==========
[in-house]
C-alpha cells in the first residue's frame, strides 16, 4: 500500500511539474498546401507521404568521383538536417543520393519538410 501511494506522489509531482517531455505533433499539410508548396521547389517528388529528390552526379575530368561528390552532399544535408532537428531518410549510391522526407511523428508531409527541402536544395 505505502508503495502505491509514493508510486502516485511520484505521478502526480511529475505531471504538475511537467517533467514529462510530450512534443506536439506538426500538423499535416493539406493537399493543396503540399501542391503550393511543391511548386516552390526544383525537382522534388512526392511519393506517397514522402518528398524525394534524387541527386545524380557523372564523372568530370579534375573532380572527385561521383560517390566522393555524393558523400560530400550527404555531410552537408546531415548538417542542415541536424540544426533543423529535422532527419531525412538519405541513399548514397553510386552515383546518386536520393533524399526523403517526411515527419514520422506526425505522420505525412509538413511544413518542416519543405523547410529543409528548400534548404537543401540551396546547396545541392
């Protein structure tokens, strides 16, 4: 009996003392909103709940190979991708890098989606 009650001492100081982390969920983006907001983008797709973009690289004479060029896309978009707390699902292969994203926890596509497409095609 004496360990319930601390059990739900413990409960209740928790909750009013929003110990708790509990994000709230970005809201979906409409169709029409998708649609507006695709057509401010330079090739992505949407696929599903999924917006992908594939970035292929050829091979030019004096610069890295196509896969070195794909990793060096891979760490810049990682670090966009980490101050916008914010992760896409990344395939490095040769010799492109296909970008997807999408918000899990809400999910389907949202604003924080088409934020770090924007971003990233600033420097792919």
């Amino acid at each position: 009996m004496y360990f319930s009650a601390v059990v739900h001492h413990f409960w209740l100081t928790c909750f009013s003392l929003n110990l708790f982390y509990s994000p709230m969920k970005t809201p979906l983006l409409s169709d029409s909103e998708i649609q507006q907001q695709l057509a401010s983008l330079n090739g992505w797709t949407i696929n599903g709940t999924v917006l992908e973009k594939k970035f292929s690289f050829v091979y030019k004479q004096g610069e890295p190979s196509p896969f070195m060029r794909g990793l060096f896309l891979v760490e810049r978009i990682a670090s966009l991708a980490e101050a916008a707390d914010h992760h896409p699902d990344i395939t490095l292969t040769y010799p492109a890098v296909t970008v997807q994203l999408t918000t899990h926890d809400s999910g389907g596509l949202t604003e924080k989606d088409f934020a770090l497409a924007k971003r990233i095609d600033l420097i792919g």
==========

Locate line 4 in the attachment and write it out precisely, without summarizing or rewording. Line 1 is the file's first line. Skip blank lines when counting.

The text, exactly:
């Amino acid at each position: 009996m004496y360990f319930s009650a601390v059990v739900h001492h413990f409960w209740l100081t928790c909750f009013s003392l929003n110990l708790f982390y509990s994000p709230m969920k970005t809201p979906l983006l409409s169709d029409s909103e998708i649609q507006q907001q695709l057509a401010s983008l330079n090739g992505w797709t949407i696929n599903g709940t999924v917006l992908e973009k594939k970035f292929s690289f050829v091979y030019k004479q004096g610069e890295p190979s196509p896969f070195m060029r794909g990793l060096f896309l891979v760490e810049r978009i990682a670090s966009l991708a980490e101050a916008a707390d914010h992760h896409p699902d990344i395939t490095l292969t040769y010799p492109a890098v296909t970008v997807q994203l999408t918000t899990h926890d809400s999910g389907g596509l949202t604003e924080k989606d088409f934020a770090l497409a924007k971003r990233i095609d600033l420097i792919g």